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What's the difference between eddy and vortex?

When one talks about vortical flows what is more correct to use?

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    I'd guess the answer depends on whether you are a sailor or a scientist. – Peter Shor Feb 27 '14 at 15:22
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    Is this about English or about physics? – Matt E. Эллен Feb 27 '14 at 16:13
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An eddy is caused by pressure differences induced by flow over an object; a vortex need not have that distinction. Vortex flows can be caused by confluent flows, but eddies are the direct result of flow over a solid object.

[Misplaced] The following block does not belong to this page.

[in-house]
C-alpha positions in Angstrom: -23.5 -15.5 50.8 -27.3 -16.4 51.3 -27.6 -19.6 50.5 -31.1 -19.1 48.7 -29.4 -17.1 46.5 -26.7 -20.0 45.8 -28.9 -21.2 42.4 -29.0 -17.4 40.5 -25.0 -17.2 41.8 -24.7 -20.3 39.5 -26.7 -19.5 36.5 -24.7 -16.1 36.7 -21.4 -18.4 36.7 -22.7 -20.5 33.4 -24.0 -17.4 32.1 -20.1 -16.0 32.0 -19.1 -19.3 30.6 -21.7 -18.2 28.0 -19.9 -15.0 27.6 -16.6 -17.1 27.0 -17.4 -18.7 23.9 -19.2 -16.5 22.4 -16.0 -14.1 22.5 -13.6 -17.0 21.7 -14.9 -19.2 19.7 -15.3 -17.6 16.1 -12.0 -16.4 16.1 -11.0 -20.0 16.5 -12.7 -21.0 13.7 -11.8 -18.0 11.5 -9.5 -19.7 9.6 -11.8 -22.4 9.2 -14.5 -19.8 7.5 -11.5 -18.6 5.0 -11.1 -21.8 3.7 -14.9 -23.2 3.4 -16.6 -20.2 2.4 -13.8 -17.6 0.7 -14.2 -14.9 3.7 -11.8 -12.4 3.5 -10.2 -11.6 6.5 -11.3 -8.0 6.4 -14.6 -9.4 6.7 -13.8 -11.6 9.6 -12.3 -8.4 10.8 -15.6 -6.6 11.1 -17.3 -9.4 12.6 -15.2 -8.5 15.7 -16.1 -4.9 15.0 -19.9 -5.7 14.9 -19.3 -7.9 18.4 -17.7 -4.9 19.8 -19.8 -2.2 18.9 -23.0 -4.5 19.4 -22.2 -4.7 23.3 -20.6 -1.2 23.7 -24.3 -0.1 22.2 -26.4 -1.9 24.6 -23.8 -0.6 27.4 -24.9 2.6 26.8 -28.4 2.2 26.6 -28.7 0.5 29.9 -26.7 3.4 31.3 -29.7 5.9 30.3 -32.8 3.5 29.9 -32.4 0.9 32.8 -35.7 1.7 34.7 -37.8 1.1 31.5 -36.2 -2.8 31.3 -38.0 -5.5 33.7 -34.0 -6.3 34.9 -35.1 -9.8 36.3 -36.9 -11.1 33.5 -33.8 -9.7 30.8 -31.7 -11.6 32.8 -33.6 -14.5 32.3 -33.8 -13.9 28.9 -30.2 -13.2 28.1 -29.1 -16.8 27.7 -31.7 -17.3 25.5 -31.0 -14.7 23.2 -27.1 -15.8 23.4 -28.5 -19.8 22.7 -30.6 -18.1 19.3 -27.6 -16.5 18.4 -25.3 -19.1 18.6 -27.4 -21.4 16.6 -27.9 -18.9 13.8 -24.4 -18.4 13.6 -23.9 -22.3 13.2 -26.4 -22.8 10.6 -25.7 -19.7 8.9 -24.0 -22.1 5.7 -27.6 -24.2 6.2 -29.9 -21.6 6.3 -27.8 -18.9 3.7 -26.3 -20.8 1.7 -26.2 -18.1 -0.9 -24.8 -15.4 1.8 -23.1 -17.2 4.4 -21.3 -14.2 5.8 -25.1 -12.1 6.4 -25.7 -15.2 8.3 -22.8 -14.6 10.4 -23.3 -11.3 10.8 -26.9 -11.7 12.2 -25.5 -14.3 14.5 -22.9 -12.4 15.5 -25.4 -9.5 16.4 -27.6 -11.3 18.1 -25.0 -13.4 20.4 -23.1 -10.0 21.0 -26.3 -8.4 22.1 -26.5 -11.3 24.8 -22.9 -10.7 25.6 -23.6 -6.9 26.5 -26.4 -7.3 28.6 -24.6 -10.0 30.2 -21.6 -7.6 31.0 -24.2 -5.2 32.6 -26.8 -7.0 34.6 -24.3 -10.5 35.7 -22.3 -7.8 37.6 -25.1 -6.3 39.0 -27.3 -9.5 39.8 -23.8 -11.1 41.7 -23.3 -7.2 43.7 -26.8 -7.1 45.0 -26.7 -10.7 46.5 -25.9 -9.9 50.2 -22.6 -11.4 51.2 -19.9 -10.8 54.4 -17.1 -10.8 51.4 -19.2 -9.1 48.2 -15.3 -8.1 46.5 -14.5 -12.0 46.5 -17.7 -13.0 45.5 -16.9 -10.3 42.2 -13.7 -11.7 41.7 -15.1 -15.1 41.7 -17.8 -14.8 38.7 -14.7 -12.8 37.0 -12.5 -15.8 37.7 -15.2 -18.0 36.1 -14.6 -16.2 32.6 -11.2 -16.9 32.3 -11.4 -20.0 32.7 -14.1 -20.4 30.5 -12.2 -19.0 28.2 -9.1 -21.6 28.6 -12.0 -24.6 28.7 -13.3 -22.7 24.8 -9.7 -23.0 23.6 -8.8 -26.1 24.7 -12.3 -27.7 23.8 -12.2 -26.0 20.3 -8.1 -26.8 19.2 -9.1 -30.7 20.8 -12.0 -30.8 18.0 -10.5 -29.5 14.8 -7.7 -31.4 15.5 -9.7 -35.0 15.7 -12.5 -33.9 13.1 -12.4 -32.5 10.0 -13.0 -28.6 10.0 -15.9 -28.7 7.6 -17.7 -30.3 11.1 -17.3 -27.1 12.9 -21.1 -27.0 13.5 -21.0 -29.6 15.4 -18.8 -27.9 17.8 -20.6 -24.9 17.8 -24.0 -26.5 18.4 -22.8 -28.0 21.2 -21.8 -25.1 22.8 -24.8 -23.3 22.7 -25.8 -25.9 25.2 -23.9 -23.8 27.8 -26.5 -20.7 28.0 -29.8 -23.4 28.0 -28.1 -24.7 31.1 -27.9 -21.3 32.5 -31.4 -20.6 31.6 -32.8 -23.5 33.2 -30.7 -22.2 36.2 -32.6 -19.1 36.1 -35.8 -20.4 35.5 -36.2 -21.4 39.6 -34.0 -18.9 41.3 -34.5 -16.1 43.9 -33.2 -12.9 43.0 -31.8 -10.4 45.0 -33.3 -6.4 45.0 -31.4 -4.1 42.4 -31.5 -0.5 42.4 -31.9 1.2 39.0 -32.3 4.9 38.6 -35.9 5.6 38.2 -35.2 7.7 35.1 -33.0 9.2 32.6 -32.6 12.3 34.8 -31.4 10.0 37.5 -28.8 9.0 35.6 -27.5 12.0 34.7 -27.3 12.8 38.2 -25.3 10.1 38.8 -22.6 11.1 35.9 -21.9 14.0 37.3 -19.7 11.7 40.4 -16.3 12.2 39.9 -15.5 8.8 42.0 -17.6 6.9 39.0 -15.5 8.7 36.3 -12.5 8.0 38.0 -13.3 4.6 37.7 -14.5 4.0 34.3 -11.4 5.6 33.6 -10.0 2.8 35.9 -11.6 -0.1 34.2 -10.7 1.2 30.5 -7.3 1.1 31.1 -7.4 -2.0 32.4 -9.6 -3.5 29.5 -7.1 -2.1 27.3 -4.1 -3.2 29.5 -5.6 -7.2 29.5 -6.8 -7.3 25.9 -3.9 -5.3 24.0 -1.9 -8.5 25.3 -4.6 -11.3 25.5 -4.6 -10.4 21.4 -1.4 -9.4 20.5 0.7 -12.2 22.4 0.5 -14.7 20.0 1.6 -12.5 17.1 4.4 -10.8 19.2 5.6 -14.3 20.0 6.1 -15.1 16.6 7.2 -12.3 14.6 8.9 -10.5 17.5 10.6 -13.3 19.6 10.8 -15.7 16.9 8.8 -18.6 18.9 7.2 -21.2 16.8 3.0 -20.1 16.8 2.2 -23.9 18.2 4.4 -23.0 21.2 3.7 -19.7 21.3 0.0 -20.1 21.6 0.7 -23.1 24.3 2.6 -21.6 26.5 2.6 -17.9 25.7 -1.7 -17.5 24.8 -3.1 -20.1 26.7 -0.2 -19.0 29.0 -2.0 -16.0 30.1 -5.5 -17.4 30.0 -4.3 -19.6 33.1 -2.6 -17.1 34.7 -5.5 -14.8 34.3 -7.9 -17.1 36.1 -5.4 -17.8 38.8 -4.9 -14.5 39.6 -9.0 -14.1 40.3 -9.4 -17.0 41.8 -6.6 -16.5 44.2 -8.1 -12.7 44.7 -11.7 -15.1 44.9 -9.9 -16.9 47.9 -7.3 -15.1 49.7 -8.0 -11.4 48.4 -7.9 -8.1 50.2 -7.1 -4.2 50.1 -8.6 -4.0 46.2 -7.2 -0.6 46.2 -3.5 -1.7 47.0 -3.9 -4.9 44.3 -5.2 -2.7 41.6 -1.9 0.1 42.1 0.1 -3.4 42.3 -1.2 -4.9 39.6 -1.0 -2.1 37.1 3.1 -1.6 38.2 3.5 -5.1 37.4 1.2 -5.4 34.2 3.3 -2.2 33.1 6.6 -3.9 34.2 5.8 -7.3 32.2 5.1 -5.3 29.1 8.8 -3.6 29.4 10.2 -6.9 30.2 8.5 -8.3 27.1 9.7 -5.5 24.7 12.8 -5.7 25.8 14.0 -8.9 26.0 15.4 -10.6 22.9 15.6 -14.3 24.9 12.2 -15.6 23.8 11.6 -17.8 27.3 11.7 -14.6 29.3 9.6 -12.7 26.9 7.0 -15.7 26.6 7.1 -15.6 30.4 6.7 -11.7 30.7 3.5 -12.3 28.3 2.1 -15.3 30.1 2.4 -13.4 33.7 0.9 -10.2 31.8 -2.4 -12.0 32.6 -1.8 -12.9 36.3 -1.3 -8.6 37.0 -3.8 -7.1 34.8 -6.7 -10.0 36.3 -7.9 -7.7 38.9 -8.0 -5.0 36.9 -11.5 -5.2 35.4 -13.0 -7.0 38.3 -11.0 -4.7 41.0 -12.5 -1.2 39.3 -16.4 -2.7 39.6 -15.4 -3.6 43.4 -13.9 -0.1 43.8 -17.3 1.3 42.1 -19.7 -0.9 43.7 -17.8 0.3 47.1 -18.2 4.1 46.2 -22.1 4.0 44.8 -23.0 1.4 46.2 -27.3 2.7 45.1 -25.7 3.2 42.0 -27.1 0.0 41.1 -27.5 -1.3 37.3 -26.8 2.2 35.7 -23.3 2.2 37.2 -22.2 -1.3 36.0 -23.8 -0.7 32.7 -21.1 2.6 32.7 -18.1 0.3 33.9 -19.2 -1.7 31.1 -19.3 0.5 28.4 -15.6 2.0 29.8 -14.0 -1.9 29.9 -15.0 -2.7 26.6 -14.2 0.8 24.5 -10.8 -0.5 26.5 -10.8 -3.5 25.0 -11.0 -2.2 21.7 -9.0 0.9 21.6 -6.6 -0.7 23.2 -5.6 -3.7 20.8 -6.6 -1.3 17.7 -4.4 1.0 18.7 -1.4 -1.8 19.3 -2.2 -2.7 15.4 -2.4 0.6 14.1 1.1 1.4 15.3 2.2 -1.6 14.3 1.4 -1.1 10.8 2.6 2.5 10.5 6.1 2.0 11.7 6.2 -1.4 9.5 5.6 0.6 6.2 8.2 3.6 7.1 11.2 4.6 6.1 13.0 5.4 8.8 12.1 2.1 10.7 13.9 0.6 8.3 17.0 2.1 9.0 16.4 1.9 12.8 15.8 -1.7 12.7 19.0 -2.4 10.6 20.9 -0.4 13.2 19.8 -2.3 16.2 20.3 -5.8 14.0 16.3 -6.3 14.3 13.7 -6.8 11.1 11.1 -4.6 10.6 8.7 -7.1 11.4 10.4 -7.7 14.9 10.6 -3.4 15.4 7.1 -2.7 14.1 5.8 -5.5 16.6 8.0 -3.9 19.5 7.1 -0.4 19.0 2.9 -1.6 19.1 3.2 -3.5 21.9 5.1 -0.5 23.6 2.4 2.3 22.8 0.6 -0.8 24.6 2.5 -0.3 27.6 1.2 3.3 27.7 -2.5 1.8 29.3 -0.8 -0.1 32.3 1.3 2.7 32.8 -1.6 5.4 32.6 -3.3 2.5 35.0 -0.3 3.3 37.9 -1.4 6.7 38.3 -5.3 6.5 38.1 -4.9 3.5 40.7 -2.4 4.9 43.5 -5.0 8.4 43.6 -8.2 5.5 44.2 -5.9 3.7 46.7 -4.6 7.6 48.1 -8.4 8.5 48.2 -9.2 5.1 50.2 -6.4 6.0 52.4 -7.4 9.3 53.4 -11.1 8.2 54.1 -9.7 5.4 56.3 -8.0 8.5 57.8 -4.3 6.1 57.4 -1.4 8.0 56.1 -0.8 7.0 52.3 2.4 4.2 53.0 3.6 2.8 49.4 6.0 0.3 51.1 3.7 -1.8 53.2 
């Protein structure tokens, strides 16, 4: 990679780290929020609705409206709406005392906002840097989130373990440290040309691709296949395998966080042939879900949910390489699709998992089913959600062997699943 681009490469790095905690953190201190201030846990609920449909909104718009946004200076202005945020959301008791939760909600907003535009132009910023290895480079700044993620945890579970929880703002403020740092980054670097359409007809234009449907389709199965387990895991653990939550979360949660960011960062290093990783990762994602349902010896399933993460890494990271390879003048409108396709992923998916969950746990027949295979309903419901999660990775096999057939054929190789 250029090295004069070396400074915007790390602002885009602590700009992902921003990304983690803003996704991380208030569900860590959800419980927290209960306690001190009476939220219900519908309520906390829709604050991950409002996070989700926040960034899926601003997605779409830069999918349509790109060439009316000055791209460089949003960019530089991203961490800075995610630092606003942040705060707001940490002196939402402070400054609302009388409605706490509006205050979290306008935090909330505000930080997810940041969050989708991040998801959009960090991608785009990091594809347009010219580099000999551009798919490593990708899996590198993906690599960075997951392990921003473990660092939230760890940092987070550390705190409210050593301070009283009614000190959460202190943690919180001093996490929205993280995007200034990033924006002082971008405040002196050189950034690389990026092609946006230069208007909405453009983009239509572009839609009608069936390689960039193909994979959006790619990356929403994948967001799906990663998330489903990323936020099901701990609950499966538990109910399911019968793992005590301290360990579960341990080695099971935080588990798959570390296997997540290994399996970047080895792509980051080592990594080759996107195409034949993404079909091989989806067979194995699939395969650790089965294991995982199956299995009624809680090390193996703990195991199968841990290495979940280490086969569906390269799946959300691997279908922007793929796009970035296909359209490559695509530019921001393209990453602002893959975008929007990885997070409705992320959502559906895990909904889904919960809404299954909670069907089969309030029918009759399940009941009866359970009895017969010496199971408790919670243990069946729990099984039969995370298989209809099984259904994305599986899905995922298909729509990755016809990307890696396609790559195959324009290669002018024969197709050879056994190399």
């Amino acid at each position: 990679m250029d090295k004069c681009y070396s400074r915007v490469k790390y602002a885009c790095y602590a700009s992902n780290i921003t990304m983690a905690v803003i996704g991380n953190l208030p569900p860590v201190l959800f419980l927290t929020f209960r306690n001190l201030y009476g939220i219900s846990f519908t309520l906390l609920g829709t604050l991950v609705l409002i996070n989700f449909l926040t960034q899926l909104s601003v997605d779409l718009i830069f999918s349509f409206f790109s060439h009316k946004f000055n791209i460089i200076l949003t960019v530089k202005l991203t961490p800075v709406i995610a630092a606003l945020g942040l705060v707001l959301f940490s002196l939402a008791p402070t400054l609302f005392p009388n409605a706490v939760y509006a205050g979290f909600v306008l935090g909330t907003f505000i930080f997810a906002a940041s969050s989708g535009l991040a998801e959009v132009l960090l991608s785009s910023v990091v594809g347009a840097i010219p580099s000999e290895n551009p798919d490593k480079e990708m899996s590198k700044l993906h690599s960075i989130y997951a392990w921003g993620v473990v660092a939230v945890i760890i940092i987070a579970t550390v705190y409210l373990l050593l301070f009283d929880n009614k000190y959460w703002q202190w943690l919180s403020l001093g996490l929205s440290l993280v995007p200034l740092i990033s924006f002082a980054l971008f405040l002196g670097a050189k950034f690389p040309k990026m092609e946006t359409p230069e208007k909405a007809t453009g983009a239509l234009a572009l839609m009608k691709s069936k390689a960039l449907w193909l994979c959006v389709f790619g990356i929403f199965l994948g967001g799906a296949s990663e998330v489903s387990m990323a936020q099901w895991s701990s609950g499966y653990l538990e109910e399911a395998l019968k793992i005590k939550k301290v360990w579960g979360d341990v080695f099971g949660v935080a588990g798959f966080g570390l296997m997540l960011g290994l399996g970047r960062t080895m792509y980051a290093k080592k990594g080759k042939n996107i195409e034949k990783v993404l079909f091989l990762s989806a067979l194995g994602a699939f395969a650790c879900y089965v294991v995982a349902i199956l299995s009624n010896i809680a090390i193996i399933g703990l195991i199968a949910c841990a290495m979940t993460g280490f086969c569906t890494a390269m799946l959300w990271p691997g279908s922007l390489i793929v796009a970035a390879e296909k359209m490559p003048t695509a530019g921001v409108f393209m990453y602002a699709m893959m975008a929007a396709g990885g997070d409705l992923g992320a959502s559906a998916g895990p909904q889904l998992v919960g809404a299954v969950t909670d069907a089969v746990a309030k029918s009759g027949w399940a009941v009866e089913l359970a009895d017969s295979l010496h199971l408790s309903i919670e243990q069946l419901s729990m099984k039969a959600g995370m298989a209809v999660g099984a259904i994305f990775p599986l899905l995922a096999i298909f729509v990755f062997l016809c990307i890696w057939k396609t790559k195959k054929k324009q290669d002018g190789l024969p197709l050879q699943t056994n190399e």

Now, we do often use the term "vortex" in describing eddy-like behavior. For example, we might refer to "tip vortices" or "sheet vortices" in an aircraft (the former being caused by the pressure difference above and below the wing causing rotational behavior at the wing tip; the latter being caused by flow around the wing away from the tip). In both cases, the proximate cause of the vortex is a flow over a solid surface.

However, we also use the term "eddy" in fluid mechanics: there is a computational fluid dynamics technique known as "large eddy simulation" (LES).

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